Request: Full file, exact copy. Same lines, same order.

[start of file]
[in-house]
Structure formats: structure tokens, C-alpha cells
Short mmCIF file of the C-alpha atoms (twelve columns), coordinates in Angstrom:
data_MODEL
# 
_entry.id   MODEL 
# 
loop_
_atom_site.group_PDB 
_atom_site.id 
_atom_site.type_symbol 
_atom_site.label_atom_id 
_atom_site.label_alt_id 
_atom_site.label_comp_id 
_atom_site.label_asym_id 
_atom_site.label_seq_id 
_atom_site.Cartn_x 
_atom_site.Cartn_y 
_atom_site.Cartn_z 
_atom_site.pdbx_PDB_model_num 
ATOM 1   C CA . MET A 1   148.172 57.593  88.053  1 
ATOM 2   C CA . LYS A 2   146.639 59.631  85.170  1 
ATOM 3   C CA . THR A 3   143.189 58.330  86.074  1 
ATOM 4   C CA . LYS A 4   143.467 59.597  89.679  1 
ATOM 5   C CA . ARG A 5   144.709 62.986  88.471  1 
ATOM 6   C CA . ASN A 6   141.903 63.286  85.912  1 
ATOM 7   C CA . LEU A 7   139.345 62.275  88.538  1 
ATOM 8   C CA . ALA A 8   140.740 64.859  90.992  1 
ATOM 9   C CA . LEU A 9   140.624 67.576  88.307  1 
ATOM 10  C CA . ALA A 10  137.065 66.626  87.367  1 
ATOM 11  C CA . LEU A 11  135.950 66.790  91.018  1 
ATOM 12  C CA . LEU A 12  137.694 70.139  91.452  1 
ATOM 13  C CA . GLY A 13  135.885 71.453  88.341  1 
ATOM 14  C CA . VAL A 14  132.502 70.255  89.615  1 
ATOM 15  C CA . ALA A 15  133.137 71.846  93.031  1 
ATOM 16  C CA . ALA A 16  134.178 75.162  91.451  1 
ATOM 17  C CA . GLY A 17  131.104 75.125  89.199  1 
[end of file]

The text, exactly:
[in-house]
Structure formats: structure tokens, C-alpha cells
Short mmCIF file of the C-alpha atoms (twelve columns), coordinates in Angstrom:
data_MODEL
# 
_entry.id   MODEL 
# 
loop_
_atom_site.group_PDB 
_atom_site.id 
_atom_site.type_symbol 
_atom_site.label_atom_id 
_atom_site.label_alt_id 
_atom_site.label_comp_id 
_atom_site.label_asym_id 
_atom_site.label_seq_id 
_atom_site.Cartn_x 
_atom_site.Cartn_y 
_atom_site.Cartn_z 
_atom_site.pdbx_PDB_model_num 
ATOM 1   C CA . MET A 1   148.172 57.593  88.053  1 
ATOM 2   C CA . LYS A 2   146.639 59.631  85.170  1 
ATOM 3   C CA . THR A 3   143.189 58.330  86.074  1 
ATOM 4   C CA . LYS A 4   143.467 59.597  89.679  1 
ATOM 5   C CA . ARG A 5   144.709 62.986  88.471  1 
ATOM 6   C CA . ASN A 6   141.903 63.286  85.912  1 
ATOM 7   C CA . LEU A 7   139.345 62.275  88.538  1 
ATOM 8   C CA . ALA A 8   140.740 64.859  90.992  1 
ATOM 9   C CA . LEU A 9   140.624 67.576  88.307  1 
ATOM 10  C CA . ALA A 10  137.065 66.626  87.367  1 
ATOM 11  C CA . LEU A 11  135.950 66.790  91.018  1 
ATOM 12  C CA . LEU A 12  137.694 70.139  91.452  1 
ATOM 13  C CA . GLY A 13  135.885 71.453  88.341  1 
ATOM 14  C CA . VAL A 14  132.502 70.255  89.615  1 
ATOM 15  C CA . ALA A 15  133.137 71.846  93.031  1 
ATOM 16  C CA . ALA A 16  134.178 75.162  91.451  1 
ATOM 17  C CA . GLY A 17  131.104 75.125  89.199  1 